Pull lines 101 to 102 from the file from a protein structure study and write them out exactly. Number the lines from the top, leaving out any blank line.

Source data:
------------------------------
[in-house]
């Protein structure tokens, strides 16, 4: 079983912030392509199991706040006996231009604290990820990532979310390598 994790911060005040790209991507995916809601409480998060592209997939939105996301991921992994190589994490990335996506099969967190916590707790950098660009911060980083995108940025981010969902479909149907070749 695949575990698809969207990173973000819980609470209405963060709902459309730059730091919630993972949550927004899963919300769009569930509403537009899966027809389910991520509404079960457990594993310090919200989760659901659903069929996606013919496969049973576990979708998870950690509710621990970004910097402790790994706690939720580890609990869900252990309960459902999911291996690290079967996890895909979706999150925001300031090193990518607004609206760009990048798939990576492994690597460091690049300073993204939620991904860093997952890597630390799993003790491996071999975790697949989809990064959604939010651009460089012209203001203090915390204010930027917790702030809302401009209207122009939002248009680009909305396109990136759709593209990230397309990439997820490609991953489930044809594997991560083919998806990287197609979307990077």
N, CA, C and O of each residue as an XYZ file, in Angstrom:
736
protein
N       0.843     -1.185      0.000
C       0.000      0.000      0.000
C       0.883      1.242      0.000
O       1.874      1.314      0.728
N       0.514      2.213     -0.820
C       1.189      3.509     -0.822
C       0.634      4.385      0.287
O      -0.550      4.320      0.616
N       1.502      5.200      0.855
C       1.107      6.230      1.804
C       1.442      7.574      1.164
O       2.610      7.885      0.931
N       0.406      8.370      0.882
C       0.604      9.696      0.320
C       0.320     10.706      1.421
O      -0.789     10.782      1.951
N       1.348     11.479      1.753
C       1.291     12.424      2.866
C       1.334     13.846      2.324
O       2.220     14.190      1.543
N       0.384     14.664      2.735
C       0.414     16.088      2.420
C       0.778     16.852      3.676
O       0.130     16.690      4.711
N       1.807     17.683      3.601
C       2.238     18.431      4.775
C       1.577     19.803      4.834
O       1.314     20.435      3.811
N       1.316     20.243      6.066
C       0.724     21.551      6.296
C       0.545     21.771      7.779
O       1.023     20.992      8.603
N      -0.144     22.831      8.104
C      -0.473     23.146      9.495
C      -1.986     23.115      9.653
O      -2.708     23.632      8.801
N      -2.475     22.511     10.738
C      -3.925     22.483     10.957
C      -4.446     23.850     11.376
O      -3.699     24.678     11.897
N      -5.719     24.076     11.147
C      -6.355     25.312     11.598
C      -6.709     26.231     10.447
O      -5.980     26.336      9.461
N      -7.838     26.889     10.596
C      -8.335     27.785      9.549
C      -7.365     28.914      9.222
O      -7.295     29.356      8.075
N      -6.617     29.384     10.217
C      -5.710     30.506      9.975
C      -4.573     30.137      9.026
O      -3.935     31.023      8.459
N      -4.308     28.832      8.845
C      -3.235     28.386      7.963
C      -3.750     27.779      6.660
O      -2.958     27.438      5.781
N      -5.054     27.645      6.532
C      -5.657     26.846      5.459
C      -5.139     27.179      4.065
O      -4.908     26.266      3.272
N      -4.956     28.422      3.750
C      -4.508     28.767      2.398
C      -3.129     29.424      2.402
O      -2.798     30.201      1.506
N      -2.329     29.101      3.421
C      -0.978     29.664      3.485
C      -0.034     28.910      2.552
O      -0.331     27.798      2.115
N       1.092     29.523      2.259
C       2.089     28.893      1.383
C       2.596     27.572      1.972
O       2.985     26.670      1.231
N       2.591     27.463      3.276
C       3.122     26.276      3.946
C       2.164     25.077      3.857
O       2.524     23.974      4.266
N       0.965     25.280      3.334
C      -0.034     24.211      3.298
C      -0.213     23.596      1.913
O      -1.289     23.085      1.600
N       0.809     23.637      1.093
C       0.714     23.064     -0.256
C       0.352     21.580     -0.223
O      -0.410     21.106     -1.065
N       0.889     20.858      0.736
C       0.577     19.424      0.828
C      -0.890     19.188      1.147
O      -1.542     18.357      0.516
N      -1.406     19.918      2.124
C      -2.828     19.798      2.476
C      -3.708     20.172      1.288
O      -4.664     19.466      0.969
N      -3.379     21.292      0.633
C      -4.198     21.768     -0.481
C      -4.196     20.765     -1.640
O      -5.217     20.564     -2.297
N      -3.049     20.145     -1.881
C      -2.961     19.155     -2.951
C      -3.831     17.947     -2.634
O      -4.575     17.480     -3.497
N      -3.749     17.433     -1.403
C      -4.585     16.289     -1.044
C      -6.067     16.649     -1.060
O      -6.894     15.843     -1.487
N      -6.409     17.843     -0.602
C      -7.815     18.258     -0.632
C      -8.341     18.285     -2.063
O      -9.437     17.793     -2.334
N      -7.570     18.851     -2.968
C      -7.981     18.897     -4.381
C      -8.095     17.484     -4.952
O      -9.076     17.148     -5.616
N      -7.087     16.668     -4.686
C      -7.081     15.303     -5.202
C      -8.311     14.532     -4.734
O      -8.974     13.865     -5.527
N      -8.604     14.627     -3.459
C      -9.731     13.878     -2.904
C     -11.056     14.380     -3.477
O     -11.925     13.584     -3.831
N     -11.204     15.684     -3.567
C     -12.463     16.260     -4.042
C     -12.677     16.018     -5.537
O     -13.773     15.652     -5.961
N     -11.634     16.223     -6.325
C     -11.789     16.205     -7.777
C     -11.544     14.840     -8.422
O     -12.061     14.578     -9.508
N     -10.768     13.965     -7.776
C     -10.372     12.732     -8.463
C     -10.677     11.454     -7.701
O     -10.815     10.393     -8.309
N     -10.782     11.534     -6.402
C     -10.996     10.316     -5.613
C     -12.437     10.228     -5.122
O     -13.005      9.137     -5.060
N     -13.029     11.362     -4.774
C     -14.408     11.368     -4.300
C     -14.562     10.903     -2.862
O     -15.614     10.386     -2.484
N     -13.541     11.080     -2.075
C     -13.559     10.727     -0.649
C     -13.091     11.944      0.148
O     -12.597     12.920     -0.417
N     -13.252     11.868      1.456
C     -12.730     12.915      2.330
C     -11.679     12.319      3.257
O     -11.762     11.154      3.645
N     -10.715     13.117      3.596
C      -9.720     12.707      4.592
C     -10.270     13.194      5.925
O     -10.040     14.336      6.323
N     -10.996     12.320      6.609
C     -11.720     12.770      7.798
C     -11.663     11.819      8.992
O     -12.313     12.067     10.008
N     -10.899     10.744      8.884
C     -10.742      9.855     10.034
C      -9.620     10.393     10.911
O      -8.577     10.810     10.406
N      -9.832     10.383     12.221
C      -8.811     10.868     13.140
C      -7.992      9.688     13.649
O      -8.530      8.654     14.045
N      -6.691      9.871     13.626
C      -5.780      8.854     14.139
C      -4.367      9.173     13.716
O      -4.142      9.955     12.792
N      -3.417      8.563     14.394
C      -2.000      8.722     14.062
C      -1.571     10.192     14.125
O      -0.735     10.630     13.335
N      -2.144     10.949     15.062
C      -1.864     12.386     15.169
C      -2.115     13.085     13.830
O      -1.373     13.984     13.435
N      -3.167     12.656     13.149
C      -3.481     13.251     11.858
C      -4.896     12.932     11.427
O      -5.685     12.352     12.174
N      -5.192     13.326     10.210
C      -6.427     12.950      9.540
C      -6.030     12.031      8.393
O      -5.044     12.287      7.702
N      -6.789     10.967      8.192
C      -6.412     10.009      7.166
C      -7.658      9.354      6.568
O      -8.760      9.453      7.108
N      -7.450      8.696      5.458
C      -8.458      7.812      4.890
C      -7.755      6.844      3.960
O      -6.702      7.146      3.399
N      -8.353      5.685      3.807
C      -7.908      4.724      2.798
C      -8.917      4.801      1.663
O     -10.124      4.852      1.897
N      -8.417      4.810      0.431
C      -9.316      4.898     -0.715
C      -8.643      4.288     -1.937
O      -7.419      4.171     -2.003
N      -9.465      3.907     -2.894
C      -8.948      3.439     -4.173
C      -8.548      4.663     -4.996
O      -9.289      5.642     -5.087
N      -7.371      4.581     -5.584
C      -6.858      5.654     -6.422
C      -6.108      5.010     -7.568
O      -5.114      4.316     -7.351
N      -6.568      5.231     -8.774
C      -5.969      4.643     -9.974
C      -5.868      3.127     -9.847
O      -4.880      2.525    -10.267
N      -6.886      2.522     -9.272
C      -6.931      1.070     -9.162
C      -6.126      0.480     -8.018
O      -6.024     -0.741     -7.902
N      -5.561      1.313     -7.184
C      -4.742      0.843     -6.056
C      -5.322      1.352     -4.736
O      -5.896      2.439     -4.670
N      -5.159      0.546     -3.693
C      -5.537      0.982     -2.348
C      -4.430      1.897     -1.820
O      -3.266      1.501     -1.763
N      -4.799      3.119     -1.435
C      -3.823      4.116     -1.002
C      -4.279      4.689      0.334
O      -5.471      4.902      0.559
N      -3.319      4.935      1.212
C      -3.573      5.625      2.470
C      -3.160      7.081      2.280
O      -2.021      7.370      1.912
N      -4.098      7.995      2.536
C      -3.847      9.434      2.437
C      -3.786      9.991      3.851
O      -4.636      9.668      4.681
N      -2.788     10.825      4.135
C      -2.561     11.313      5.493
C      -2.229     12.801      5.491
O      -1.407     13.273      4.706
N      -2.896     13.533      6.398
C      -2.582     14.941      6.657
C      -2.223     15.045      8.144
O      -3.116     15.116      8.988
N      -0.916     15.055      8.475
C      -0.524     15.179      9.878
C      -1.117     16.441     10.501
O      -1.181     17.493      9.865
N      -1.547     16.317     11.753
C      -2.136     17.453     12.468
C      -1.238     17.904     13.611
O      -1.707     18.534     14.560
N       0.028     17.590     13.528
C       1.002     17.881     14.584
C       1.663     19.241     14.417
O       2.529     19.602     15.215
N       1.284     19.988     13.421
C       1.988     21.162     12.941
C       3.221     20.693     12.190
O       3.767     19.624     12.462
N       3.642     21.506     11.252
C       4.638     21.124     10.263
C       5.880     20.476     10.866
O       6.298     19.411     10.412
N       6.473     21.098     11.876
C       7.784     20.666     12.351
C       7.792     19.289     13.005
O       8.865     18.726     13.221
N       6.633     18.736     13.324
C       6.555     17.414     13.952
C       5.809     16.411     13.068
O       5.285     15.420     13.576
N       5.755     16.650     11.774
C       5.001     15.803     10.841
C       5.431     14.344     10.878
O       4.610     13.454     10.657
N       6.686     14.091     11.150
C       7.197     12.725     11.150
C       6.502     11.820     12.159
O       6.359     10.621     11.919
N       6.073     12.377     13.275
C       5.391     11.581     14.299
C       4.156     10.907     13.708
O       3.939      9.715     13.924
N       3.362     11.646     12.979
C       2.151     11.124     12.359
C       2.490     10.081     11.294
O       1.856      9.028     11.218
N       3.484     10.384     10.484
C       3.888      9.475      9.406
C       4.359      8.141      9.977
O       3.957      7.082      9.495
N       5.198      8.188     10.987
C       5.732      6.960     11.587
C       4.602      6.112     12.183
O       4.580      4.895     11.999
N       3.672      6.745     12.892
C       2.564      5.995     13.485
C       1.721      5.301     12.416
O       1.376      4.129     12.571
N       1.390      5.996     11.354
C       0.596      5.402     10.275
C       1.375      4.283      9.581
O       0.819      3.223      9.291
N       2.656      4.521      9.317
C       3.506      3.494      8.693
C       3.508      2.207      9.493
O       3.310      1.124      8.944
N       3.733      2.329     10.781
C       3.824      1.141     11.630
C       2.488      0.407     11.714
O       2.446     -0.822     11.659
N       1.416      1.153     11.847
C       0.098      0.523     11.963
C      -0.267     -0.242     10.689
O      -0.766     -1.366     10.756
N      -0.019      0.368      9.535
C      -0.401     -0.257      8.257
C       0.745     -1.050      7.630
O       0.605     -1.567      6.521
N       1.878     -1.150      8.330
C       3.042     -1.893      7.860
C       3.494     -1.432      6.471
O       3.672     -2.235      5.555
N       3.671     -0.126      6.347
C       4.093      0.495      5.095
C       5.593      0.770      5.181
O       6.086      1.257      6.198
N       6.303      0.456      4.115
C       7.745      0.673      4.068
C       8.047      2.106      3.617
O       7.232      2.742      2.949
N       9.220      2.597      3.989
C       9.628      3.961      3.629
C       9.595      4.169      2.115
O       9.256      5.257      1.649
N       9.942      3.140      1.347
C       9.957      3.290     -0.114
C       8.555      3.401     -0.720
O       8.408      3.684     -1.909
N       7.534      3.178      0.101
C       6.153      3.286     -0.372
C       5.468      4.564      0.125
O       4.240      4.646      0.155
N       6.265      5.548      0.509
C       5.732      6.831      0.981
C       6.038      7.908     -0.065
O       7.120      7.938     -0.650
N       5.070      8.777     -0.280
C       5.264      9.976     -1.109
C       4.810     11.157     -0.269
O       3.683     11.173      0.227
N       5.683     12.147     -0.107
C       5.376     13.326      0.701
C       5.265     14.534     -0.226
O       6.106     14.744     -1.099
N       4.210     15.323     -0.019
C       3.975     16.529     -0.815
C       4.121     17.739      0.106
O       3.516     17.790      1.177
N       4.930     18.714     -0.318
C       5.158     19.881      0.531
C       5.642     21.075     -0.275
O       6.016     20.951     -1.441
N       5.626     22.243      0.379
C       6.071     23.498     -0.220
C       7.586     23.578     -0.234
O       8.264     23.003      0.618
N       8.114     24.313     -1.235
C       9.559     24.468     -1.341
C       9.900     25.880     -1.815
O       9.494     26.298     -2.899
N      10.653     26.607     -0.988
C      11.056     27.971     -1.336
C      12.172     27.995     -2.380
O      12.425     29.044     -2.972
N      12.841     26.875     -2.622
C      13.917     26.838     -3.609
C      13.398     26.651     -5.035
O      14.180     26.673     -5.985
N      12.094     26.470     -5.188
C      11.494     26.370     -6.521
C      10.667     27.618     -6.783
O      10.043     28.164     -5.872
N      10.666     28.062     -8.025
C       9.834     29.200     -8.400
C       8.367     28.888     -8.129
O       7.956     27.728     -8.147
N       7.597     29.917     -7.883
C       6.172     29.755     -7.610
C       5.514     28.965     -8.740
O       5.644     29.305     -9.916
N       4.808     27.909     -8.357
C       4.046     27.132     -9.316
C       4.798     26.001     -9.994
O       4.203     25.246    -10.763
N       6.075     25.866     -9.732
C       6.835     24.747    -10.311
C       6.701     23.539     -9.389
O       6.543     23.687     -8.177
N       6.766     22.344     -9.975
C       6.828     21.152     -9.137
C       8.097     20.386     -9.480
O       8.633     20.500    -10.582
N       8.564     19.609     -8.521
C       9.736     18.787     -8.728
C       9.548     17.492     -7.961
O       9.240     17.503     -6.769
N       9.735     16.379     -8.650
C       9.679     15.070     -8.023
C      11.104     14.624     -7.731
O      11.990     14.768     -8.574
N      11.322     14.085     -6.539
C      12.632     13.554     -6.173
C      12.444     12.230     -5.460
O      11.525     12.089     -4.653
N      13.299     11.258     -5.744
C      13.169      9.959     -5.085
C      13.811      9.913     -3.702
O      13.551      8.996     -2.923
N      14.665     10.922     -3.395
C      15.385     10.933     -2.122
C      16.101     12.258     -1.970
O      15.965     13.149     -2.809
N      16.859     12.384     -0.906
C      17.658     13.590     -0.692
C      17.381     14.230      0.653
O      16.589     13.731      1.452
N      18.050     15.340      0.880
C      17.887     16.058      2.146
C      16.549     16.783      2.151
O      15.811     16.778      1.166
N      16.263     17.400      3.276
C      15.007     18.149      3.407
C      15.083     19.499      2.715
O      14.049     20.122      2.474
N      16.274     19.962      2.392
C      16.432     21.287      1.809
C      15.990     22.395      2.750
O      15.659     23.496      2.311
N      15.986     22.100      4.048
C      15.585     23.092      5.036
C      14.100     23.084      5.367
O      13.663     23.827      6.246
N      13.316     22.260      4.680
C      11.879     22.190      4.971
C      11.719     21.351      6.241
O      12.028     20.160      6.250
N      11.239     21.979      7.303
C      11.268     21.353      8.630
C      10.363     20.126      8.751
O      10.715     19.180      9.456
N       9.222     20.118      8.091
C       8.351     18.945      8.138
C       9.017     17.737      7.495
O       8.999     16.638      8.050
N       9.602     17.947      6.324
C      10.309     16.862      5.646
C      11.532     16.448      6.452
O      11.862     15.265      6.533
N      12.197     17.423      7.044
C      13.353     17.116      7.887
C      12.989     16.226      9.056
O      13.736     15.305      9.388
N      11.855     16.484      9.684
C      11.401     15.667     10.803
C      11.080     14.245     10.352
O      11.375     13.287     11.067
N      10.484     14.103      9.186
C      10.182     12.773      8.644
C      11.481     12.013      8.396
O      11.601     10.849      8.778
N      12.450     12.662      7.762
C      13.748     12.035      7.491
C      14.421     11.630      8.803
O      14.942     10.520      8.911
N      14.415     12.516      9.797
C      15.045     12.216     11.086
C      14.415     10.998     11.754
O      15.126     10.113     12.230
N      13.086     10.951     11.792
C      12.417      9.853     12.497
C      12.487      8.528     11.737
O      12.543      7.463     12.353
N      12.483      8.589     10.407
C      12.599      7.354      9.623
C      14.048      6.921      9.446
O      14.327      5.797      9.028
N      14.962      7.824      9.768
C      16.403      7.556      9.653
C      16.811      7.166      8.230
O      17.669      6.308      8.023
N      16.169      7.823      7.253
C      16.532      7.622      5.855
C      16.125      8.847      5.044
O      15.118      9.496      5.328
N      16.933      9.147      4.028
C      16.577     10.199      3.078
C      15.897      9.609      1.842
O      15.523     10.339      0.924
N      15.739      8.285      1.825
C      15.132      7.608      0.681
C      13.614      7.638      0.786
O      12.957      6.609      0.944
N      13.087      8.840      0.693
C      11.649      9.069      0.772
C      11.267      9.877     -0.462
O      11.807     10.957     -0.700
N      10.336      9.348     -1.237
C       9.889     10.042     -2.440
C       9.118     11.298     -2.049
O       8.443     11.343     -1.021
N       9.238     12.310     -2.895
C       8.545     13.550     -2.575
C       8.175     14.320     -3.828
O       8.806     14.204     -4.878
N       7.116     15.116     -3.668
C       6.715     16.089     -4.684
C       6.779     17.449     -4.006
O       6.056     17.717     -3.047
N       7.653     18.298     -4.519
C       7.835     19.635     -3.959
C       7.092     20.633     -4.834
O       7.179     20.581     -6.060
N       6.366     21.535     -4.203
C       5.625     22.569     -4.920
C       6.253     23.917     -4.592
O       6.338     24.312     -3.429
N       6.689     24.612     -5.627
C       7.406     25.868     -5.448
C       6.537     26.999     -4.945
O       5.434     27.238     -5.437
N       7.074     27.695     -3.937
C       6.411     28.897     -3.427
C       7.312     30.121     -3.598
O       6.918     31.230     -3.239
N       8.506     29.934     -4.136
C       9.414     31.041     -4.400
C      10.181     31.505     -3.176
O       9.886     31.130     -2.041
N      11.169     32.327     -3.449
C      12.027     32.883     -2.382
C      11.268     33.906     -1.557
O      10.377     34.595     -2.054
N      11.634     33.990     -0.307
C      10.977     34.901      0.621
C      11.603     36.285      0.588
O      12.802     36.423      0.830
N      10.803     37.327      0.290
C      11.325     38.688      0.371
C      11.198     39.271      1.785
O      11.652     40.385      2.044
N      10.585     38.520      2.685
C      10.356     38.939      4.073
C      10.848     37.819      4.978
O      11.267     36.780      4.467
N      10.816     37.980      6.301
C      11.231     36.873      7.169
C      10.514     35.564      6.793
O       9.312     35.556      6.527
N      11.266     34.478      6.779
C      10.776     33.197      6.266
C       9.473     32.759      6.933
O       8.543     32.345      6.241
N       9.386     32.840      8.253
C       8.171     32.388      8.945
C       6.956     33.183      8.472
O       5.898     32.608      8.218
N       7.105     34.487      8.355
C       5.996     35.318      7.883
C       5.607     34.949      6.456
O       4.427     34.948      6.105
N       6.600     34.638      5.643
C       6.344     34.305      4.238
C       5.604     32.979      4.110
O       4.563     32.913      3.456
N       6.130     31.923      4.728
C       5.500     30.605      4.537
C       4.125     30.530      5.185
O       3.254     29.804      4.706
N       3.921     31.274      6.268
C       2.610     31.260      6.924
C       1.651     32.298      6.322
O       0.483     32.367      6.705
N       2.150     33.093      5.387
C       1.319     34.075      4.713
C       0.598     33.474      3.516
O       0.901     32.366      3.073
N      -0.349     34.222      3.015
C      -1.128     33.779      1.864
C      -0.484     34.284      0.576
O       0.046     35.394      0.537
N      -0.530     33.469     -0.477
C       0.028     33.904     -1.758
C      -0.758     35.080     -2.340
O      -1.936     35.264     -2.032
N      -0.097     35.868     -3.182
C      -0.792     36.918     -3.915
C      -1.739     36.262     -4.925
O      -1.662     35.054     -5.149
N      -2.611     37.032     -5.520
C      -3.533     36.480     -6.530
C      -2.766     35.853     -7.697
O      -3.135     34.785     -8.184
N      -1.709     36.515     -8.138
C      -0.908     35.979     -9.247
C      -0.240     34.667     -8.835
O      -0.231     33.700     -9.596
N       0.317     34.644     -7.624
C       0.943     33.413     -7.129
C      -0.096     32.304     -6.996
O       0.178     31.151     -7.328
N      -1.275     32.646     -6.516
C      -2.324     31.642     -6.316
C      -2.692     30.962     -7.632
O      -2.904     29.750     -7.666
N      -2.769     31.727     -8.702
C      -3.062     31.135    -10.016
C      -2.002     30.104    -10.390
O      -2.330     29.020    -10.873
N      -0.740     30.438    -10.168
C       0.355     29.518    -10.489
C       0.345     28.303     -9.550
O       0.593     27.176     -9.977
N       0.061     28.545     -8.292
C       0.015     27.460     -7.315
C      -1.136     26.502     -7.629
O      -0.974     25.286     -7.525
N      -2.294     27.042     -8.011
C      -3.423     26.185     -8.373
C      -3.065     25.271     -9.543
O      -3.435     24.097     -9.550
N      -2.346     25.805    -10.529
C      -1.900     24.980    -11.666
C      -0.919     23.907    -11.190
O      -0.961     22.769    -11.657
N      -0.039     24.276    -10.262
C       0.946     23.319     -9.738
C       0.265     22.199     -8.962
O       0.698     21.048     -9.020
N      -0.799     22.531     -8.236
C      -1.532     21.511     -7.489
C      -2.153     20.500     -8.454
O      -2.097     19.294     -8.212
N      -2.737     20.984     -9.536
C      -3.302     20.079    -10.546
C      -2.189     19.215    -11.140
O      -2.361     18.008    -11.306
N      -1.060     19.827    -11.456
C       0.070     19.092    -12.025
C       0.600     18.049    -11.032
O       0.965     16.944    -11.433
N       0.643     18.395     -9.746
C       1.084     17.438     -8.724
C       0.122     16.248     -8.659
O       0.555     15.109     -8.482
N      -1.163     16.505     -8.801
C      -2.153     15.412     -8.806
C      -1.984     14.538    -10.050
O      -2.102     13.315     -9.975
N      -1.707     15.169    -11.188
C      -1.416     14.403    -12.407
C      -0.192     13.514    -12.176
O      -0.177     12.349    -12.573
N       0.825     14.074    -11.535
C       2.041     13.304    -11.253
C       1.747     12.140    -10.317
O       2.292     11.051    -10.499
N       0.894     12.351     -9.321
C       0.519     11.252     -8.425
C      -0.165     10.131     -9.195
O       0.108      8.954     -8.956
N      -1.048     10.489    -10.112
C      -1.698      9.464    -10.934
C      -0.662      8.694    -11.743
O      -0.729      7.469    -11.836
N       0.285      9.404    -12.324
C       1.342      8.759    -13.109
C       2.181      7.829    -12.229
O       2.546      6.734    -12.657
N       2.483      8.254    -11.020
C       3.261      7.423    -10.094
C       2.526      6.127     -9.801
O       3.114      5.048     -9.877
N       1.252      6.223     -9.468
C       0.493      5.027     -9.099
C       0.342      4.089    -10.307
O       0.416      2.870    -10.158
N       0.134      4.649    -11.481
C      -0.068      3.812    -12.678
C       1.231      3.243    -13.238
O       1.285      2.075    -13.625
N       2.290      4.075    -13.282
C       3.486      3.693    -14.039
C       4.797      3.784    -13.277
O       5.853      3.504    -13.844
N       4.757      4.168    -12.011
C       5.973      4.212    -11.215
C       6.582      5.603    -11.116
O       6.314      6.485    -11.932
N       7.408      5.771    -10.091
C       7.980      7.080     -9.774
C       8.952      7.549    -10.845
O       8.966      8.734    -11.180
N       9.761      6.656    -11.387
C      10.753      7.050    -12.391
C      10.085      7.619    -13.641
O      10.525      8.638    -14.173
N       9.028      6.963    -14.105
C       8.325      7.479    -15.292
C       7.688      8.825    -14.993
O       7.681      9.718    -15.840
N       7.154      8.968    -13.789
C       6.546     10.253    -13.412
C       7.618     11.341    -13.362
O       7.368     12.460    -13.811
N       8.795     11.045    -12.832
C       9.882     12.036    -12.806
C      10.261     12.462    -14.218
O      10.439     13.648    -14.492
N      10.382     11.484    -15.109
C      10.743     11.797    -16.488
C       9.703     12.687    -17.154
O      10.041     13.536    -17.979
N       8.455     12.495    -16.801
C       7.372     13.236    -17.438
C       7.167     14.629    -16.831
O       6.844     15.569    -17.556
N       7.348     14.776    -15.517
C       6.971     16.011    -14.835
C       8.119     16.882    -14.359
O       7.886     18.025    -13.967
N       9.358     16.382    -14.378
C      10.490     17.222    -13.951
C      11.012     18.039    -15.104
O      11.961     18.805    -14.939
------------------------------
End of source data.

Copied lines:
O      -5.217     20.564     -2.297
N      -3.049     20.145     -1.881